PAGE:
The Banquet Of The Ten Virgins Or Concerning Chastity by Methodius
Chapter V.--The Gifts of Virgins, Adorned with Which They are Presented to One Husband, Christ.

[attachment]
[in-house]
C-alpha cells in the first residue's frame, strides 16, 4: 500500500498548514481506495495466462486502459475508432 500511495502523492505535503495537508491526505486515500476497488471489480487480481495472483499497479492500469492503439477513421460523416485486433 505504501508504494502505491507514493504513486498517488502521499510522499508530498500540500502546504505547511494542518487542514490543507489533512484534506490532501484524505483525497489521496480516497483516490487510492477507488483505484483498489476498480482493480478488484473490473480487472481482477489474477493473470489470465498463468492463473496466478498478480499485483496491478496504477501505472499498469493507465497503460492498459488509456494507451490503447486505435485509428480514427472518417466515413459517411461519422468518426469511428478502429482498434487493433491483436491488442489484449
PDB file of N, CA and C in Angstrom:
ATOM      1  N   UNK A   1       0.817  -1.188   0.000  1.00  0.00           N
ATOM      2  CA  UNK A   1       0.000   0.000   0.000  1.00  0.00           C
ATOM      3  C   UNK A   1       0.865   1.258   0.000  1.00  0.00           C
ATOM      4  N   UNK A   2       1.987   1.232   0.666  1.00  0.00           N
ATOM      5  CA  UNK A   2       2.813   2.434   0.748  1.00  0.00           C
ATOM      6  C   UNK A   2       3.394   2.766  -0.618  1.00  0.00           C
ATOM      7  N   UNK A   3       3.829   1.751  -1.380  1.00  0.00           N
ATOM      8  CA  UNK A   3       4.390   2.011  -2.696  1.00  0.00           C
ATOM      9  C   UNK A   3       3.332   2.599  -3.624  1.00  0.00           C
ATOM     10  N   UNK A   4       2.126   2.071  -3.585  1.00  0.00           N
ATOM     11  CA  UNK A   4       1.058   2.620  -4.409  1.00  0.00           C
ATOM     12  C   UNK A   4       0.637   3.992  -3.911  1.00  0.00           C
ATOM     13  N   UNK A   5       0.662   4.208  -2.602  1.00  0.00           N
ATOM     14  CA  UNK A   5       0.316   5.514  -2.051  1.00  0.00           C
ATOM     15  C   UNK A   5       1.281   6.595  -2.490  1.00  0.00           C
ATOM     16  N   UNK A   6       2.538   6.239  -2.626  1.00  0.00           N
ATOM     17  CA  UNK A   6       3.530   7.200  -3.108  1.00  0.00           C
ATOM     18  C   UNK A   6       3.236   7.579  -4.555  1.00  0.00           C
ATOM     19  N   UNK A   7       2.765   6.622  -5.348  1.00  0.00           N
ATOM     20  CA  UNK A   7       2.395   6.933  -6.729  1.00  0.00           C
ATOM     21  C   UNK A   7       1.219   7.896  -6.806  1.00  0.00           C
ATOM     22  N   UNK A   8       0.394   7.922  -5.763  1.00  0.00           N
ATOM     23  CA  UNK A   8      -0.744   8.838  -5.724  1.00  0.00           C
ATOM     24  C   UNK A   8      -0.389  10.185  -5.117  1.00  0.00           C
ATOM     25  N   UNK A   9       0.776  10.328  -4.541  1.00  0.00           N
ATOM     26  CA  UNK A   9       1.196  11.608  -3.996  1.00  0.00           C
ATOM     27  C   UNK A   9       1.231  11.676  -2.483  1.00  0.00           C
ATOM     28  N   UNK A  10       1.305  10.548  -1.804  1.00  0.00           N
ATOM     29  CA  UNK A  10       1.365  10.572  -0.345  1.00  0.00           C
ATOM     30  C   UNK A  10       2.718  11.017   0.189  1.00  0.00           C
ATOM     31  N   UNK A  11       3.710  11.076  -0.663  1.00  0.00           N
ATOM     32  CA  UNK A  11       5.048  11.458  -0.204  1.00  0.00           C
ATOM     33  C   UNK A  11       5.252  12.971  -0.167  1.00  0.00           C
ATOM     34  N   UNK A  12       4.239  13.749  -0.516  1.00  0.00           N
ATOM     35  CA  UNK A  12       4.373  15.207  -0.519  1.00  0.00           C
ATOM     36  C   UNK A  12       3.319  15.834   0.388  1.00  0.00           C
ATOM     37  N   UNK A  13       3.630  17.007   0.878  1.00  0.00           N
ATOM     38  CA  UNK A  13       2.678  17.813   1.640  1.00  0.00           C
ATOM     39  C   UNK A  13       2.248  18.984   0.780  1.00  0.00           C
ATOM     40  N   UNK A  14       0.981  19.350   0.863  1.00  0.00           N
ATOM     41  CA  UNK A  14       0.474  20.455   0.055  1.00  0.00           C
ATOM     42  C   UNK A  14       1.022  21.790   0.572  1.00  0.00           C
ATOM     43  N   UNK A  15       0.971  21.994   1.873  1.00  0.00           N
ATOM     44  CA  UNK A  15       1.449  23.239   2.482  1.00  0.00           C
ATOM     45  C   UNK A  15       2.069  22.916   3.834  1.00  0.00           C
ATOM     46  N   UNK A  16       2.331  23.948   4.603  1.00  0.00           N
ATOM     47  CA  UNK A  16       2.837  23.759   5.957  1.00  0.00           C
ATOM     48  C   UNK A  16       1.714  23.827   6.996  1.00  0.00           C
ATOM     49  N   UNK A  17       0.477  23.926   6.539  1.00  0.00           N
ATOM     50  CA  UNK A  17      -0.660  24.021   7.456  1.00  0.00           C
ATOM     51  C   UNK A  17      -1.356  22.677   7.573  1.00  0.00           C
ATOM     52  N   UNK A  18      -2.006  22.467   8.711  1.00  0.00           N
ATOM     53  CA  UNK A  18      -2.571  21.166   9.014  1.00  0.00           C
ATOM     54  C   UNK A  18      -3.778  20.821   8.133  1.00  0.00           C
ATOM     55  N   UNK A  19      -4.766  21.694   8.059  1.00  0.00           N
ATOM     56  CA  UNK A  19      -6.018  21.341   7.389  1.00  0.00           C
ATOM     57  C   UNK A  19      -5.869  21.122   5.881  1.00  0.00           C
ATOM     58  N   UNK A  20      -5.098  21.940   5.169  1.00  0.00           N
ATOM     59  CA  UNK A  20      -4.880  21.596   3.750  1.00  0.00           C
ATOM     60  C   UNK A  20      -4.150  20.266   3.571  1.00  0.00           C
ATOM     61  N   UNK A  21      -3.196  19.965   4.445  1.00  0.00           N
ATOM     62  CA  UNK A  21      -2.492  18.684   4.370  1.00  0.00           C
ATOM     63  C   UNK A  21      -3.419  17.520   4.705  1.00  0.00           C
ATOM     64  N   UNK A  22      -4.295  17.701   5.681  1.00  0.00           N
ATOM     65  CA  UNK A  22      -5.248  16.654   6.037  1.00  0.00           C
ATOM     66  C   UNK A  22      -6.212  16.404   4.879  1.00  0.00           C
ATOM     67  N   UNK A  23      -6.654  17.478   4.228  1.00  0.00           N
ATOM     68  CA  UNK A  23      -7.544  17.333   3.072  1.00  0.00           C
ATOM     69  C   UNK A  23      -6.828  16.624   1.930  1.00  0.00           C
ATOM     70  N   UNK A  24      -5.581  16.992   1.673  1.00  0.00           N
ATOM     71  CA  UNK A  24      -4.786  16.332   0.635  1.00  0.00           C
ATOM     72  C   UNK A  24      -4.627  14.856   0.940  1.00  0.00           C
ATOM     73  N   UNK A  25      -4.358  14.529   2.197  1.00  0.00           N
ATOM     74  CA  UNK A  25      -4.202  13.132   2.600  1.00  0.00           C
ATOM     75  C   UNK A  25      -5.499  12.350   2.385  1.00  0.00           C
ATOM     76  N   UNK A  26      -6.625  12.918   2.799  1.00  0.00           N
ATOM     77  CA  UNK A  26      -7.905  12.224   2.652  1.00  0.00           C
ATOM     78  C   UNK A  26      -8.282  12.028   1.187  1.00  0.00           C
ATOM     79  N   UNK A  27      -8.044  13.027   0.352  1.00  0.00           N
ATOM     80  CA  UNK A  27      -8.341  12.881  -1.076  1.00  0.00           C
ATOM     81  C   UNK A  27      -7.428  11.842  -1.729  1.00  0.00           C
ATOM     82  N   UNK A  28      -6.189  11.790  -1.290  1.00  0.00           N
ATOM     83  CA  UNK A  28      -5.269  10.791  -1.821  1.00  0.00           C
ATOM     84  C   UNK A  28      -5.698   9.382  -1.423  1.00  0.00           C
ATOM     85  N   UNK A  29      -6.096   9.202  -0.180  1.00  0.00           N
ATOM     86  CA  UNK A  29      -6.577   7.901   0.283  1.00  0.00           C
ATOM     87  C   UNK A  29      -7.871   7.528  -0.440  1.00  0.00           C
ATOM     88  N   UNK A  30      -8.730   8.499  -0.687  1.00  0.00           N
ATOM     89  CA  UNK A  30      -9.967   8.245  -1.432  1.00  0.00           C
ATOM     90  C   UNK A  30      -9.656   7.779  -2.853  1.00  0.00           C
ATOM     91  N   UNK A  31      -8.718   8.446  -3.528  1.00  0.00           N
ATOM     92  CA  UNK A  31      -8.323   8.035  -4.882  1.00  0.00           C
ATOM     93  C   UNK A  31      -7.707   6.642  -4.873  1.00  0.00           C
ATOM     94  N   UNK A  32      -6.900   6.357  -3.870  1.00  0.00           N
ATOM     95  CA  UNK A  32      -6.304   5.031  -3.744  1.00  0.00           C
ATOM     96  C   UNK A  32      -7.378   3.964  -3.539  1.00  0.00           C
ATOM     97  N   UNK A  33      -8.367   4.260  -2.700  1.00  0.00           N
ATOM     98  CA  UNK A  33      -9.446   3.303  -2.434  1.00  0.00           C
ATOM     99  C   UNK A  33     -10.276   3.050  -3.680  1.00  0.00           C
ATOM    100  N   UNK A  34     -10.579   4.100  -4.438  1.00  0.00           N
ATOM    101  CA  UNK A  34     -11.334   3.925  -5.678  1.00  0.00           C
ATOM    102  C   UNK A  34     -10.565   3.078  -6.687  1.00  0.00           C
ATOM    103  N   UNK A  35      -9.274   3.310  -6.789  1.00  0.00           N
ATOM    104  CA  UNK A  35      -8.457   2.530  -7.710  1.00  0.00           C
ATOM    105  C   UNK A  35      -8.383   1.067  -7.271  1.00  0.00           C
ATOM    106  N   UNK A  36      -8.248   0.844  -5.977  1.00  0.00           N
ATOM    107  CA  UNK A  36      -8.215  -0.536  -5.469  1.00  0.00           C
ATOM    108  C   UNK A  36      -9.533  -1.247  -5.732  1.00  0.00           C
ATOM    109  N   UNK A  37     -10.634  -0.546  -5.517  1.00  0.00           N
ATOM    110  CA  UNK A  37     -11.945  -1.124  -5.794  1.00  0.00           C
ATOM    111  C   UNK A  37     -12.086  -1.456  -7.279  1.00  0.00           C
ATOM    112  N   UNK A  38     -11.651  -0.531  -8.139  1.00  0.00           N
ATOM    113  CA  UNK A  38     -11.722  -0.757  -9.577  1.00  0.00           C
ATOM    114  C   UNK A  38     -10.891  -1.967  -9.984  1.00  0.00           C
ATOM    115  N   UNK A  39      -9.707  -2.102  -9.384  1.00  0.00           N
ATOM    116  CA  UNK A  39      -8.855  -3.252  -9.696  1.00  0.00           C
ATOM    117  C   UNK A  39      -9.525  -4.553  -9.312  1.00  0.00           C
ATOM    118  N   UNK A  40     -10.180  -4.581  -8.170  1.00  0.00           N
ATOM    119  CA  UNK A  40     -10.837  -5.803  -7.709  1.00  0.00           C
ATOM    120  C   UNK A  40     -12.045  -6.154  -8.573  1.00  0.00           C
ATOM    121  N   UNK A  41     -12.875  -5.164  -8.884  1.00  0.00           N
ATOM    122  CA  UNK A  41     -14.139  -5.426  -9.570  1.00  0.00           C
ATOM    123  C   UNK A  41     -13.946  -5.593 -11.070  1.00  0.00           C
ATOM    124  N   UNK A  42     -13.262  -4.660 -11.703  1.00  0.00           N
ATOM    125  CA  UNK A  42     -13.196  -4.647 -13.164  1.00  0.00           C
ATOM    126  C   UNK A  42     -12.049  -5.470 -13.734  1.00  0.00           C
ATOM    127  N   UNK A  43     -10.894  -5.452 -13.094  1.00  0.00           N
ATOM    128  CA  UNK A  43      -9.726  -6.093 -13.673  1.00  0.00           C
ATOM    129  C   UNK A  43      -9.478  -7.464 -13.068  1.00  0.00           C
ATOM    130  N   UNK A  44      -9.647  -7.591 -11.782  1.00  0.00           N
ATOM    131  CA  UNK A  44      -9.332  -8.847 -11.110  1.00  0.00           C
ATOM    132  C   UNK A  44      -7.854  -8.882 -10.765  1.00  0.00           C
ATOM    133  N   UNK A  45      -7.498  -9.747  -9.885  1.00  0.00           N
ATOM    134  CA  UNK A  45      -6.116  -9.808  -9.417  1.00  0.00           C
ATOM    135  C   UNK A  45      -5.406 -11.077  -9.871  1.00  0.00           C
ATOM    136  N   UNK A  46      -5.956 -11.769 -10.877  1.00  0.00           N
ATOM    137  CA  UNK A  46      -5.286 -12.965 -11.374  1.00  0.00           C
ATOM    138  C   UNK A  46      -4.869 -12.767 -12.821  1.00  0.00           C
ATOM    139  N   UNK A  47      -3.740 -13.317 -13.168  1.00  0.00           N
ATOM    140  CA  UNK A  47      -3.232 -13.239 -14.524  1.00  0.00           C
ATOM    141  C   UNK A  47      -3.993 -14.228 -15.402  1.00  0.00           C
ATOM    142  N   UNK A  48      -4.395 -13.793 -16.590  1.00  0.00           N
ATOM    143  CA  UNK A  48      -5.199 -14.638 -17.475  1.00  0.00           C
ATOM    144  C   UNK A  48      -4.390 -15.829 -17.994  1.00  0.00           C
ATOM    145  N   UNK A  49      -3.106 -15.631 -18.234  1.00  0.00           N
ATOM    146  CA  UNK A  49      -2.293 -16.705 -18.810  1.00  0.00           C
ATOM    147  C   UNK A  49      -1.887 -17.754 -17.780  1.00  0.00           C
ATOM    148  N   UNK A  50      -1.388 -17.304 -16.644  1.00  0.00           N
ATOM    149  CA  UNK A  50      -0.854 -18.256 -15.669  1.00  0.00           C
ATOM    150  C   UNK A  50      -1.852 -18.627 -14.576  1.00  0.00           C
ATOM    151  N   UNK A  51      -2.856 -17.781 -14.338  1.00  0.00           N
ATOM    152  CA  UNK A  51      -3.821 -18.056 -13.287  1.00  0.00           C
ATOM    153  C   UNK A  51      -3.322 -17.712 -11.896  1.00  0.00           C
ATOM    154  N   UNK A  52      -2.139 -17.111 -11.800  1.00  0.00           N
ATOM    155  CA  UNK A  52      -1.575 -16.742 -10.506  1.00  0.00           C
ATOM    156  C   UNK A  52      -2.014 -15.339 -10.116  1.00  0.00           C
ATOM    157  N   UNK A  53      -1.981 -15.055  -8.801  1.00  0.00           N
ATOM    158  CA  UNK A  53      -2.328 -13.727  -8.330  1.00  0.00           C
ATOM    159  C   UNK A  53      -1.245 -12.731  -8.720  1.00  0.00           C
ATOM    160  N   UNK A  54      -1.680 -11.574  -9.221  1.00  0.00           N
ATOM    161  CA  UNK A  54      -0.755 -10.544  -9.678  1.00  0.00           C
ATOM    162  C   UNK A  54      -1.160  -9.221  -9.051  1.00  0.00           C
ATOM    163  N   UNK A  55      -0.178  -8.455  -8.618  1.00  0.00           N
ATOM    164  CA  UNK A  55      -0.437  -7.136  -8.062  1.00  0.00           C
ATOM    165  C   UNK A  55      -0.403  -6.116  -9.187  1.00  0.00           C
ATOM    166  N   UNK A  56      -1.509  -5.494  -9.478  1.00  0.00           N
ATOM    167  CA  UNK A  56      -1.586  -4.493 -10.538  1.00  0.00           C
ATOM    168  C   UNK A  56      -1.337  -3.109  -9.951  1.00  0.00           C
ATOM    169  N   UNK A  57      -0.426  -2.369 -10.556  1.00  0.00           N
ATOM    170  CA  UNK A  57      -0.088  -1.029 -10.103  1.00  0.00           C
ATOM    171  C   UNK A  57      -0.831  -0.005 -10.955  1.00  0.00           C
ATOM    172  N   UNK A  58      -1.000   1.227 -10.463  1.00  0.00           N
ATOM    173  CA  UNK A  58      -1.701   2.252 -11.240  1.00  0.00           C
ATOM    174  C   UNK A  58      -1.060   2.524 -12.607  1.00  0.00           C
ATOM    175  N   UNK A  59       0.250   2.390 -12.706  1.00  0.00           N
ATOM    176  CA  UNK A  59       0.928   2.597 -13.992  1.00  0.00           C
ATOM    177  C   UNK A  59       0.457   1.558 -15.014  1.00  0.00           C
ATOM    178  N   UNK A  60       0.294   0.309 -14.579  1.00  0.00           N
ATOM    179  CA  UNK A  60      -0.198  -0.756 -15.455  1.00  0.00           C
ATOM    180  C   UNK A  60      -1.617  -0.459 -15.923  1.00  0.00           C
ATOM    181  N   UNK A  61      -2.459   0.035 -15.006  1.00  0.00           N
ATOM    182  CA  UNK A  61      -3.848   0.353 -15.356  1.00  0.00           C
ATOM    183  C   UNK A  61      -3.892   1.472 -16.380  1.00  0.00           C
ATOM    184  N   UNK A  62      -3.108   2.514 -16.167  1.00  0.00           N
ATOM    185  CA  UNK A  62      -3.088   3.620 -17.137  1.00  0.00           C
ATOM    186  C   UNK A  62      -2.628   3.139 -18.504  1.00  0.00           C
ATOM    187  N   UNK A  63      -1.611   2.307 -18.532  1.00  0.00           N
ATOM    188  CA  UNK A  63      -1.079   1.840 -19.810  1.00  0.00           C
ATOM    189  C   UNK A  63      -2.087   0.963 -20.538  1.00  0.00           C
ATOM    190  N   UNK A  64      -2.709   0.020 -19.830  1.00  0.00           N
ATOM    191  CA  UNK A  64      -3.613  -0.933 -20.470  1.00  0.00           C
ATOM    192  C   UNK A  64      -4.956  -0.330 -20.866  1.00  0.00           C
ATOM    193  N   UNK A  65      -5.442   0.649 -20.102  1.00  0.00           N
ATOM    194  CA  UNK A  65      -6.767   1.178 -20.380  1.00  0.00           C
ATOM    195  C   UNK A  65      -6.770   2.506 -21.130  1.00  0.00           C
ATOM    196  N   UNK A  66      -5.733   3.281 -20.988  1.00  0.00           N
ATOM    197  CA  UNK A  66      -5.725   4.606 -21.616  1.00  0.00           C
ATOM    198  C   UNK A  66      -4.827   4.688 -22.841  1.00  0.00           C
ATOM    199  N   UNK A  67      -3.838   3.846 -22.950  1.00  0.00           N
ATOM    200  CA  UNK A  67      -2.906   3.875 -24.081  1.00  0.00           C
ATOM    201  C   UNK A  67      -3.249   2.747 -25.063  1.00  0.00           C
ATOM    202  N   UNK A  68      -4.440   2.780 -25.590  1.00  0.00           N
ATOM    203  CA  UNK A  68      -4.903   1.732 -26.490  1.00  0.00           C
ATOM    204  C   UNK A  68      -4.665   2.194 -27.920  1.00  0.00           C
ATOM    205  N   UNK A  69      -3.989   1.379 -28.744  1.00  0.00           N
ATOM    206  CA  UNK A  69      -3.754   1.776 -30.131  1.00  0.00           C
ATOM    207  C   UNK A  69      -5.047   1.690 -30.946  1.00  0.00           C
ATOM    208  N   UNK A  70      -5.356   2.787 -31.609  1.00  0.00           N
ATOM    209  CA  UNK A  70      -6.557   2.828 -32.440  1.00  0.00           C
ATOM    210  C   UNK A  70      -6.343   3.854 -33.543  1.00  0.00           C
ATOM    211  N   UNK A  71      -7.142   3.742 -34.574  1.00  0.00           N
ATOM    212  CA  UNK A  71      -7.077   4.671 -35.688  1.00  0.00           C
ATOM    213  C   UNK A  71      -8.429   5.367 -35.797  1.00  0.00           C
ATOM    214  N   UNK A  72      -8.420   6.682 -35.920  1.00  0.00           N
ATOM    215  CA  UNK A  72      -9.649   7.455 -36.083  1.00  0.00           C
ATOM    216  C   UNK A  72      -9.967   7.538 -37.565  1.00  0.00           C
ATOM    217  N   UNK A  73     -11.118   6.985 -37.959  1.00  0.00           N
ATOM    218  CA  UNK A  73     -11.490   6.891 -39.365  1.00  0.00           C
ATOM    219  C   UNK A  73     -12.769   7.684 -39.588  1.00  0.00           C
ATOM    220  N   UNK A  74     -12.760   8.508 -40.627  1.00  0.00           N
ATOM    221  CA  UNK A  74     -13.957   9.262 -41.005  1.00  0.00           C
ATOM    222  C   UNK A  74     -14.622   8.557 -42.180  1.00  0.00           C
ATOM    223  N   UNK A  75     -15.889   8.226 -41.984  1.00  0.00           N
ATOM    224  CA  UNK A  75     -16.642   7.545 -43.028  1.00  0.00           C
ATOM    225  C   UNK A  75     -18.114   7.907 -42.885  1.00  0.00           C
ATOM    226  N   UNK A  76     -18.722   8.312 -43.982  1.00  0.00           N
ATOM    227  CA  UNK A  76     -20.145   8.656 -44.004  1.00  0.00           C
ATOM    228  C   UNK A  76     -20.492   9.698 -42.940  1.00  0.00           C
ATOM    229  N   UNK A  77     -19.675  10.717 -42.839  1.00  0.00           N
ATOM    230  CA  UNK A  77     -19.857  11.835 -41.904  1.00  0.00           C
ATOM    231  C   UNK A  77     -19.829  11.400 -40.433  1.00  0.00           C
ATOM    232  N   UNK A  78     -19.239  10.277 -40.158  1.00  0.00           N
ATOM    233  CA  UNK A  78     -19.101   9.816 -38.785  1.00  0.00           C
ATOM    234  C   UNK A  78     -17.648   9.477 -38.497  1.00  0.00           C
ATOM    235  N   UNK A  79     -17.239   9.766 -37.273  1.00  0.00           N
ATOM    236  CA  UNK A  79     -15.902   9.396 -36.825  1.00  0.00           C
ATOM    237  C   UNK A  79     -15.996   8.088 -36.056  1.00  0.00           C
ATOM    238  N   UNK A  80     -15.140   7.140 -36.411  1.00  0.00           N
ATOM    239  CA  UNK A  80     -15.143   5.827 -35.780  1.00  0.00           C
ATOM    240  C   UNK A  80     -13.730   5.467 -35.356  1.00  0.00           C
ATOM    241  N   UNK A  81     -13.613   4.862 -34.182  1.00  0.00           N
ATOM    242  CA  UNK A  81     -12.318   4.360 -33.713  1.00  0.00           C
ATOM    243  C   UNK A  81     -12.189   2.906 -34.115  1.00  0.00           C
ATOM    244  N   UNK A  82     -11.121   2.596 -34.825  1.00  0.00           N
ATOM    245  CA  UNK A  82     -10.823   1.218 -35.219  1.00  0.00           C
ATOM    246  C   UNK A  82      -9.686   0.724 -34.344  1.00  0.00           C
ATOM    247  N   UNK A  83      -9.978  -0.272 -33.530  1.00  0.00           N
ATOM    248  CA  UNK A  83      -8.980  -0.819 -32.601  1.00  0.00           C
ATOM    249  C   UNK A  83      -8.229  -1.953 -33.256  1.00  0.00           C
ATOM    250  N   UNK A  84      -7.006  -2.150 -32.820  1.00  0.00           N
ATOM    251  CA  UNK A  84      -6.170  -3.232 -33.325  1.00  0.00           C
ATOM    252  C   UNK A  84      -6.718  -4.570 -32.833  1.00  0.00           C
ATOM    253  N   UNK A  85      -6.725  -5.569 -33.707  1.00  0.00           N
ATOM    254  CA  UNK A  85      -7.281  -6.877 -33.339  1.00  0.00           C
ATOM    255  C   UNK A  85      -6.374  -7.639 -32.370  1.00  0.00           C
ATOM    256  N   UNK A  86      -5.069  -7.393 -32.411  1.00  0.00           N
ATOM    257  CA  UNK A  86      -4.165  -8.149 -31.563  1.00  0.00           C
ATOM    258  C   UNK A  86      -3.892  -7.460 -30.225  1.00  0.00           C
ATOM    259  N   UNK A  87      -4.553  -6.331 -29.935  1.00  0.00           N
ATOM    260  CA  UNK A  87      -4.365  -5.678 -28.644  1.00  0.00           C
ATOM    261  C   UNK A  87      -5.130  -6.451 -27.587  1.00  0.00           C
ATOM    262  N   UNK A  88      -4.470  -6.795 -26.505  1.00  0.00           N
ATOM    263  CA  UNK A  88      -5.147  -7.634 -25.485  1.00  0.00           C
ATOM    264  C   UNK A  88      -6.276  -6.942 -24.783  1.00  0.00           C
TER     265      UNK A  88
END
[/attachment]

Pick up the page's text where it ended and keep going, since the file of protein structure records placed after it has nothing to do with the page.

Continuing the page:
Now, those who sing the Gospel to senseless people seem to sing the Lord's song in a strange land, of which Christ is not the husbandman; but those who have put on and shone in the most pure and bright, and unmingled and pious and becoming, ornament of virginity, and are found barren and unproductive of unsettled and grievous passions, do not sing the song in a strange land; because they are not borne thither by their hopes, nor do they stick fast in the lusts of their mortal bodies, nor do they take a low view of the meaning of the commandments, but well and nobly, with a lofty disposition, they have regard to the promises which are above, thirsting for heaven as a congenial abode, whence God, approving their dispositions, promises with an oath to give them choice honours, appointing and establishing them |above His chief joy;| for He says thus: |If I forget thee, O Jerusalem, let my right hand forget her cunning. If I do not remember thee, let my tongue cleave to the roof of my mouth; if I prefer not Jerusalem above my chief joy;| meaning by Jerusalem, as I said, these very undefiled and incorrupt souls, which, having with self-denial drawn in the pure draught of virginity with unpolluted lips, are |espoused to one husband,| to be presented |as a chaste virgin to Christ| in heaven, |having gotten the victory, striving for undefiled rewards.| Hence also the prophet Isaiah proclaims, saying, |Arise, shine, for thy light is come, and the glory of the Lord is risen upon thee.| Now these promises, it is evident to every one, will be fulfilled after the resurrection. For the Holy Spirit does not speak of that well-known town in Judea; but truly of that heavenly city, the blessed Jerusalem, which He declares to be the assembly of the souls which God plainly promises to place first, |above His chief joy,| in the new dispensation, settling those who are clothed in the most white robe of virginity in the pure dwelling of unapproachable light; because they had it not in mind to put off their wedding garment -- that is, to relax their minds by wandering thoughts.